Soni Review: Best Indian Film On Netflix, Soni Shouldn’t Be Underrated

Advika Hue |Jan 30, 2019

The film Soni by Ivan Ayr is rather underrated and should have had a more proper launch, rated 4/5.


Cast: Saloni Batra, Geetika Vidya Ohlyan

Director: Ivan Ayr

Rating: 4/5

It was early in the afternoon, a young lady, maybe early 20s, was walking down an empty street. Then suddenly a man who was riding a bike came closer and closer to her and tried to touch her breasts when he got the chance. She knocked him off his bike and the Delhi policemen came right after that. The man then got arrested, while the young lady who turned out to be a policewoman in casual clothes pulled herself together and move to another road to continue doing her duty - keeping other women safe.

Soni Photo

When watching the scenes unfold, I was curious to know what the young policewoman had to put up with, what she was thinking, how she felt like when doing a job like that. She might have acknowledged that it was a part of her job, or she might have felt herself being violated, or might have wanted to respond with a punch.

Check out the trailer of Soni:

Soni reacted in a strong way, she got angry and will never apologize when faced with sexism or misogyny on the Delhi streets or at her workplace, or even her home. Soni (played by Geetika Vidya Ohlyan) is an inspector who has the duty of keeping the streets a safe place for women, she works alongside with her boss named Kalpana, the character played by Saloni Batra.

The film starts with a scene where an operation dealing with the crimes against the women is carried out. Being verbally abused, Soni didn’t take her time to read his rights, she broke his jaws before her boss could stop her. Soni is offended when living in a world full of gender discrimination and women are regarded as inferior in spite of their achievements. Sexism exists in this world insidiously, at every class of the society.


Although being titled Soni, the film focuses on the stories of two women, Soni who lives in the middle class and her boss Kalpana who got married to a senior policeman. At home, Kalpana is still like a junior to her husband, she is criticized for not having kids although she is over 30 now. Her husband often tells her off because he thinks that she is too nice to be a police officer.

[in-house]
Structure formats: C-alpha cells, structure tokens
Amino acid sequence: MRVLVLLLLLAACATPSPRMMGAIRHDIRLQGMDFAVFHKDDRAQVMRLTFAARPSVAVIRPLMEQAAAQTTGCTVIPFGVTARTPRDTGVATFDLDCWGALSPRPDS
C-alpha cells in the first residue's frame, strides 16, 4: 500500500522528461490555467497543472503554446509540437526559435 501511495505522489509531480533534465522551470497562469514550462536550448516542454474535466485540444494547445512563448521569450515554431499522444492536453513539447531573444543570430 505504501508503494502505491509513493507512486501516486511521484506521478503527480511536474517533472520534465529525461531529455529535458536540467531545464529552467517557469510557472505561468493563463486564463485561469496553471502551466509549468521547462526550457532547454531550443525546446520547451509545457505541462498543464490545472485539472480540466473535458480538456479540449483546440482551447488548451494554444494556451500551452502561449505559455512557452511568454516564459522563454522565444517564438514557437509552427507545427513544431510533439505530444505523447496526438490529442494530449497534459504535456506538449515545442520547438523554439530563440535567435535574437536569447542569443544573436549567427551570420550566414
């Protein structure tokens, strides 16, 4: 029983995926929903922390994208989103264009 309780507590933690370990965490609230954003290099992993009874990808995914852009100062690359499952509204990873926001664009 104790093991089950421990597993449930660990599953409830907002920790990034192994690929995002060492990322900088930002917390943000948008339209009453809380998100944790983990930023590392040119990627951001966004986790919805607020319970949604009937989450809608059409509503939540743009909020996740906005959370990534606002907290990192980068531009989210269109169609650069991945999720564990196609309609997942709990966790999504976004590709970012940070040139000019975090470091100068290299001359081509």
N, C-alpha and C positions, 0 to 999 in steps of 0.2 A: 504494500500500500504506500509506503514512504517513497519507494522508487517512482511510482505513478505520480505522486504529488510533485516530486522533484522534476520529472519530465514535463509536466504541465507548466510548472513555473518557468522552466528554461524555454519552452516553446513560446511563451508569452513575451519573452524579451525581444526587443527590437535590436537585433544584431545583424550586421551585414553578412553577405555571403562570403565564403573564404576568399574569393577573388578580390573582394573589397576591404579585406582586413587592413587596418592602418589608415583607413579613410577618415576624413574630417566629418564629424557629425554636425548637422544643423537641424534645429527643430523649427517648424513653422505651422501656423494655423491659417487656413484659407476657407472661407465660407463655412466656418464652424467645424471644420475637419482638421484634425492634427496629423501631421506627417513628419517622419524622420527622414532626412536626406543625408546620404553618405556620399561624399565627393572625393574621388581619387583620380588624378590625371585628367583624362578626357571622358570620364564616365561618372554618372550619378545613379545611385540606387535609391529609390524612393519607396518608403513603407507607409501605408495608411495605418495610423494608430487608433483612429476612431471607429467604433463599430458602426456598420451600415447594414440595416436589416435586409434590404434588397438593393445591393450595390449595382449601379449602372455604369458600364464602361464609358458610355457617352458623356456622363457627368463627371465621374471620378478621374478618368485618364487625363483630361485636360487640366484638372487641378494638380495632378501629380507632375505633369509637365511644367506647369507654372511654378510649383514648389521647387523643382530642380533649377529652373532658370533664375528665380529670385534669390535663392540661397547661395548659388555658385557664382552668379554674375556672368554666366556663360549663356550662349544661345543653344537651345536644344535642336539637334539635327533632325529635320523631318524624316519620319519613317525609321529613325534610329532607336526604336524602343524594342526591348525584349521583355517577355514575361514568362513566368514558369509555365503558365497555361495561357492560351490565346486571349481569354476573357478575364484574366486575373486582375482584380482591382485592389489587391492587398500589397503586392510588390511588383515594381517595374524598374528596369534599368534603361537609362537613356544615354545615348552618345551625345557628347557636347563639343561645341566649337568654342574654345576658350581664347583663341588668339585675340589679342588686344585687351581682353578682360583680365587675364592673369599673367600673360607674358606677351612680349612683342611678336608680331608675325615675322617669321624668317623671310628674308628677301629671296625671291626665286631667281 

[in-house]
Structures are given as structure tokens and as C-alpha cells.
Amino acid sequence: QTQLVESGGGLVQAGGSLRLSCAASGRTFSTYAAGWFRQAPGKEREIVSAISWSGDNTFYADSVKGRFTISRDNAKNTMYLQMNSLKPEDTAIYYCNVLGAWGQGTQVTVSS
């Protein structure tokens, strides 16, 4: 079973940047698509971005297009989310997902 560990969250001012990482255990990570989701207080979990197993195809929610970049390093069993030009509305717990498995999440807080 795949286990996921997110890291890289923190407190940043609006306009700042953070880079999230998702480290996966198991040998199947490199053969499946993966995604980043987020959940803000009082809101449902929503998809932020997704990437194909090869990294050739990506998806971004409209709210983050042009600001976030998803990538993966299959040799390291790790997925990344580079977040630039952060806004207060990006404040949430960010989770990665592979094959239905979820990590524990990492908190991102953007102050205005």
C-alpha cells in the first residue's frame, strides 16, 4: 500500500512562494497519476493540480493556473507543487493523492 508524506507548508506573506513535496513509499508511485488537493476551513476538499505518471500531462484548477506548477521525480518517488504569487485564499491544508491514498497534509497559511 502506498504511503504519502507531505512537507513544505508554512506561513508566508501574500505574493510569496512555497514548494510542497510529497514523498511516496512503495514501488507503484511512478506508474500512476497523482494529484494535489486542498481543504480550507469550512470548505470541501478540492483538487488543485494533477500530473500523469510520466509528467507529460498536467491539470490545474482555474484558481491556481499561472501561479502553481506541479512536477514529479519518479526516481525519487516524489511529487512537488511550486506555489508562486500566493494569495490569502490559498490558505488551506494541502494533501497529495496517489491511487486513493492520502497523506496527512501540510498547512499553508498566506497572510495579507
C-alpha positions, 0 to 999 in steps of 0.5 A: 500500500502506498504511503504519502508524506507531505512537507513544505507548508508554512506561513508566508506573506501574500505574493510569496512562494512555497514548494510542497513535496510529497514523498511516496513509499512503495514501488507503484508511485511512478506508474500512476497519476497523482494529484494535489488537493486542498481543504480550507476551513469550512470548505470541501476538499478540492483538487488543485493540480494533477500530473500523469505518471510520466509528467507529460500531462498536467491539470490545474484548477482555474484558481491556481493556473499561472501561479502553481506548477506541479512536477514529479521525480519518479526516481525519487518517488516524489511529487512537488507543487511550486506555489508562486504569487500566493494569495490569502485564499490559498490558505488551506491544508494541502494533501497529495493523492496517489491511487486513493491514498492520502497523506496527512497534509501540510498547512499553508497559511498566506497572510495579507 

As for Soni, after many years of being abused, she has an angry demon in her. Not being with her husband Naveen, Soni is often told by her neighbours to make up with Naveen, they say that woman is nothing without a man. When Soni was attacked at her own house, Naveen blamed it for the fact that they didn’t live together. A woman who lives alone is an ideal target for the criminals and needs to be protected by a man, even though she is a policewoman.

Soni Netflix Review

A friendship was formed between two women, built on the passion they have for their job. The scene when Soni wanted to give up on everything and Kalpana helped her with Rasidi Ticket, the seminal work of Amrita Pritam is considered to be the most emotional scene of the film.

The narrative tells the stories of both of them in the third person. They have to live up to the expectations of the society, the demands of their duties and the cruelty of gender discrimination. The film doesn’t have background music and is shot in a single-take and discreet style. The low-key shooting style of David Bolen made every scene go smoothly.

The film did exaggerate the problems, it also didn’t give an answer. It only depicted real life and made a huge impact on all of us. I think it would be one of the best Indian films being shown on Netflix, but I’m also surprised to find out that it didn’t have a proper launch as it should have. Soni, as well as all of the women, should never be underrated.

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